Save them in a jar, and when you’ve reached the end of the year you go and drop it off at the bank in return for bills or a deposit into your account.
You’ll be surprised at how much money you could save by simply saving coins.
According to the CDP (Centers for Disease Control and Prevention) an astonishing 42 million Americans still buy and smoke cigarettes on a daily/weekly basis.
A pack of cigarettes easily costs between $5 and $10.
If you end up smoking a half a pack a day, you end up spending around between $500,000 over the course of 35 years.
This, assuming you would’ve done something more profitable with that money, like investing it with a yearly return of 7%.
Not Using A Budget
Yes, a budget can be really annoying and stupid, but if you don’t set boundaries, you can easily overspend really fast.
The good thing about having a budget is that you do not have to worry about if you’re going to spend too much money.
You can easily go shopping, knowing that you won’t cross any financial boundaries and you’ll still have all the stuff you need.
Making Impulse Purchases
Adding a pack of M&M’s or chocolate cookies to your grocery cart right before check out can in the long run turn out to be a very costly habit.
Try avoiding impulse purchases and if you really feel like you need a snake, budget it into your grocery budget and buy it in bulk so you save some money.
The general rule is, the smaller in size the more expensive the product actually gets.
Not Keeping an Emergency Fund
Not having an emergency fund can really throw you off balance in times of need.
Imagine you’ve set up this beautiful budgeting system, rarely use your credit card and when you do you pay them off each month, but you do not have an extra emergency fund in case of an emergency.
That could really end badly and set you back financially.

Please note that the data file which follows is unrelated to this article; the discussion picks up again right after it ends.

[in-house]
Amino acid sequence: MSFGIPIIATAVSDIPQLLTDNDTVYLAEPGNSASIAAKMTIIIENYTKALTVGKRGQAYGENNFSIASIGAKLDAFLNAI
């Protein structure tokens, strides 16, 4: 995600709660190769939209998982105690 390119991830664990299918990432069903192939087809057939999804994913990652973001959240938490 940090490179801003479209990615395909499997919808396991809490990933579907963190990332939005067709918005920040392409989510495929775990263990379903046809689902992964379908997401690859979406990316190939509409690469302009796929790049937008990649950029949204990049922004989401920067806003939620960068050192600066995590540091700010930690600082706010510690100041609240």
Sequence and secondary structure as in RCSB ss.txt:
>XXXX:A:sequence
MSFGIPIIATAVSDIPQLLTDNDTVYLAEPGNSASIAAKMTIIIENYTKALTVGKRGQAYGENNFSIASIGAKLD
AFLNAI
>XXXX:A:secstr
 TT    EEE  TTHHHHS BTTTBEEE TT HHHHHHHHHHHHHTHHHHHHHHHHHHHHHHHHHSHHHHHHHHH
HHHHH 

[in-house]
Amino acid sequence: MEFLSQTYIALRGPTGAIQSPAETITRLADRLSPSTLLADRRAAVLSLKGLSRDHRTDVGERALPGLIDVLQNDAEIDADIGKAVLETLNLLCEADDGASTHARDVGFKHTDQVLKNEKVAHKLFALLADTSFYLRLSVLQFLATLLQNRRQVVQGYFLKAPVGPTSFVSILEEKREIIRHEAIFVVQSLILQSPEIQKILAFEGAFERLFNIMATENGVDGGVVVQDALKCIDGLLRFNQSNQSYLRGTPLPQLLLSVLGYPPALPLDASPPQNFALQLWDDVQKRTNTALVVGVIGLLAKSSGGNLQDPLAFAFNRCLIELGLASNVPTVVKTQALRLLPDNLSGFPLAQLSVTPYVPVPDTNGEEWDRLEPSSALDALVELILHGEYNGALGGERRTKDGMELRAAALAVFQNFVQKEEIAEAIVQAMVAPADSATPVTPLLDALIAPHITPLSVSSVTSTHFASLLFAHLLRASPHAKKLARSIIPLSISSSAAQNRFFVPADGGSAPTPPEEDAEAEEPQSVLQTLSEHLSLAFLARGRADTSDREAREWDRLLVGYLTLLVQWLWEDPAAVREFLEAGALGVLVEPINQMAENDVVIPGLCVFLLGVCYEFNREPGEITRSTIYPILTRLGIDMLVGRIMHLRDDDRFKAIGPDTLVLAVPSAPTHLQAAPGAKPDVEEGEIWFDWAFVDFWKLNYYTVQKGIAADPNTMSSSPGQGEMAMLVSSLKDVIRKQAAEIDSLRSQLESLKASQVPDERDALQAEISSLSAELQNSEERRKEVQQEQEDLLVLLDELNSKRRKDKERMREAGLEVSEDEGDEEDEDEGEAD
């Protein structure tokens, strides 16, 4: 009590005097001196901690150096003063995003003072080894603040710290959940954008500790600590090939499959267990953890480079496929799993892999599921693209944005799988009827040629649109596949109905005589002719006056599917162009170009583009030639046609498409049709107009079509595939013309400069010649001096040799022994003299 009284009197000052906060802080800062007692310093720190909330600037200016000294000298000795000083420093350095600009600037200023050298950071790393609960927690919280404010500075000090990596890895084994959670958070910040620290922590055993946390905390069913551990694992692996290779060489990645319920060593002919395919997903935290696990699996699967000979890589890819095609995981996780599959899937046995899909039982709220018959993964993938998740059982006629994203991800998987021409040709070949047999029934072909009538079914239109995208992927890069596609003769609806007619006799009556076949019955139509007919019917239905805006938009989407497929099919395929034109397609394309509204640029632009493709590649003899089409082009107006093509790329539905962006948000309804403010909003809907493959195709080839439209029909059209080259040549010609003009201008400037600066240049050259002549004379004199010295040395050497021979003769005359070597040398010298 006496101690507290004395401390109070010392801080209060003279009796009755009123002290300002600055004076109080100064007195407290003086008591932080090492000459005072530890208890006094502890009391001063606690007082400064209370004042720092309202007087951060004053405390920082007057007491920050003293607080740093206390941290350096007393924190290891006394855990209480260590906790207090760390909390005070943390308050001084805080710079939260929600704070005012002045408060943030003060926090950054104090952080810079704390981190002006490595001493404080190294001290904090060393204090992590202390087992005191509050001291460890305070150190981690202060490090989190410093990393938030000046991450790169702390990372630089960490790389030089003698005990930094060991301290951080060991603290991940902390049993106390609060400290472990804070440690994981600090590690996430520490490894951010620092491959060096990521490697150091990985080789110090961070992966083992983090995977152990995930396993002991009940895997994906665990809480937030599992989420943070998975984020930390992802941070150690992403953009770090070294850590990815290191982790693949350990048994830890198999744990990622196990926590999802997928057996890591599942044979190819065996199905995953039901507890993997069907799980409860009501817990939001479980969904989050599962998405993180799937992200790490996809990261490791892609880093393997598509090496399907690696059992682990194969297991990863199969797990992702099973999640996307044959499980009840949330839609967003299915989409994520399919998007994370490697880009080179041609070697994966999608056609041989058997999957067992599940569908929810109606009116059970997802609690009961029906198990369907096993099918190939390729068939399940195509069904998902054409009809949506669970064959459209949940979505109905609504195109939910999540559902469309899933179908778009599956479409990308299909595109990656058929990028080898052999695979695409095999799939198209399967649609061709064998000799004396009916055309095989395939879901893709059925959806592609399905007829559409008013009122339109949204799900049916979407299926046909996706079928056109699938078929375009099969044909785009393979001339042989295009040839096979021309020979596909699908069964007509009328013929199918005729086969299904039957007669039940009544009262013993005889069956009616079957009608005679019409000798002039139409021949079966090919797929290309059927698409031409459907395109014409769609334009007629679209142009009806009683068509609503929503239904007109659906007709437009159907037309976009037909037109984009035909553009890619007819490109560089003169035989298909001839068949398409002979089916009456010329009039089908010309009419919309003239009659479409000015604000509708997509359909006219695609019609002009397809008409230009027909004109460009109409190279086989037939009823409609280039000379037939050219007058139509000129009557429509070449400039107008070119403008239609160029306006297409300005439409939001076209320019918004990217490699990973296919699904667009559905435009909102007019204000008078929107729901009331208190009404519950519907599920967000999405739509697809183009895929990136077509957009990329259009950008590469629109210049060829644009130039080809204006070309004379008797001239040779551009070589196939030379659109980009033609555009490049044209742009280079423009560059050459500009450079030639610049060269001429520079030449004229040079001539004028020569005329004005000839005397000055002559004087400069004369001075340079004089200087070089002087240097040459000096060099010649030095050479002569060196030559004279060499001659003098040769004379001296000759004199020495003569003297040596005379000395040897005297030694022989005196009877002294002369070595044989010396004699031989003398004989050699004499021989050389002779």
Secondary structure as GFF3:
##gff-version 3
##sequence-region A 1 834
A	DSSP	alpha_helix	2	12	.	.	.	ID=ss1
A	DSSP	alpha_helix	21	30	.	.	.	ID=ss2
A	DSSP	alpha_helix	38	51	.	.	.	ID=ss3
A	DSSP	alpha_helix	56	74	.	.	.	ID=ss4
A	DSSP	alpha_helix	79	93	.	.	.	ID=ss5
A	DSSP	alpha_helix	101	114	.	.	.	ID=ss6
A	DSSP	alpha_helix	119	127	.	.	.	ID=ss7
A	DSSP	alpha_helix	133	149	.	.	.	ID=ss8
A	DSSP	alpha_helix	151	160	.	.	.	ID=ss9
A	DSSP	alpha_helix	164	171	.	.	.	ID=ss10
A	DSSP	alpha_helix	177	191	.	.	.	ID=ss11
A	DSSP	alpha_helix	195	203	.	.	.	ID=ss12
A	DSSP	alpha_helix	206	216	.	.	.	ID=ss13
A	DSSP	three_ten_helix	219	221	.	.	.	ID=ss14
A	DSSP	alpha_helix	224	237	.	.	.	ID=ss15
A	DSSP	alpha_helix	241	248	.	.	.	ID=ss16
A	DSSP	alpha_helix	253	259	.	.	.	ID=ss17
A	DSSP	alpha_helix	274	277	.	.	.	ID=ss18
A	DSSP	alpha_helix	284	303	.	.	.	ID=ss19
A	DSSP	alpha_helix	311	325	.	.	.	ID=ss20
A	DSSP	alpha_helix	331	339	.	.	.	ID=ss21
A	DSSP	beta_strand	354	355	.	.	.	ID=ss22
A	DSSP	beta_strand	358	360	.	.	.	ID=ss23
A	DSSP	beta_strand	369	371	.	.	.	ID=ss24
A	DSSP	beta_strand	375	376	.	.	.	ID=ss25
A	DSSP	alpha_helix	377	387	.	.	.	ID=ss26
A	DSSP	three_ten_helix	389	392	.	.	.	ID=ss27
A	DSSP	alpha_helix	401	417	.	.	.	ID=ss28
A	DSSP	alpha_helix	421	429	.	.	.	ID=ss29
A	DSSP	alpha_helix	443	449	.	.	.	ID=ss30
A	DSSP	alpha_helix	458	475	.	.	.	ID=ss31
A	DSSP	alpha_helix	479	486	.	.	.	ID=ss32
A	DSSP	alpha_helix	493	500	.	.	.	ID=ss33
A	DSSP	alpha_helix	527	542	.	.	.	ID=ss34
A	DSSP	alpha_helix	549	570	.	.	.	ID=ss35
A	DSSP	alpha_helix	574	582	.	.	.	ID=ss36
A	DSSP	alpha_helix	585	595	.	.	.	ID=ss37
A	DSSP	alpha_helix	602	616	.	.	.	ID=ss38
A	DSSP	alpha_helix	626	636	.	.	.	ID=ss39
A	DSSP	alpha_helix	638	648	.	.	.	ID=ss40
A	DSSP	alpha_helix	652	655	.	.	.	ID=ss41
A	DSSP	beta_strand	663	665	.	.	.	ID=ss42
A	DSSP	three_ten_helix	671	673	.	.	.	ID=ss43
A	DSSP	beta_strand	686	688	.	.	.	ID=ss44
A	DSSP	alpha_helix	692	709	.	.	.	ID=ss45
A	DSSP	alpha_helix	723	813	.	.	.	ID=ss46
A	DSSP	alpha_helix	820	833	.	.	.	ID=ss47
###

Running into an emergency could end up resulting in you digging into your credit cards and not being able to pay them off, cutting your budgets and simply even abandoning the idea, simply because it is too overwhelming knowing you can’t back it up anymore.
Try to create an emergency fund for at least 6 months worth of expenses.
That should act as a nice safety net for any financial emergencies.
Using An Out Of Network ATM
ATM’s can charge up to $3 per withdrawal, depending on the withdrawal method.
Try avoiding ATM withdrawals, and definitely avoid out of network ATM withdrawals as those often times charge even more money.
When I first graduated college, I neglected all type of maintenance issues, simply because I did not have the funds to pay for it.
After a while, those maintenance issues ended up becoming way bigger issues that resulted in me paying much more to get the item/car repaired, than if I would’ve just covered the simple maintenance costs.
Maintenance costs are extremely important. Neglecting those could end up resulting you digging into your emergency fund in case a big maintenance issue shows up.
There you go! 13 Bad money habits that are keeping you broke, that you can now change in order to save much more money than you have before.
Hope you enjoyed!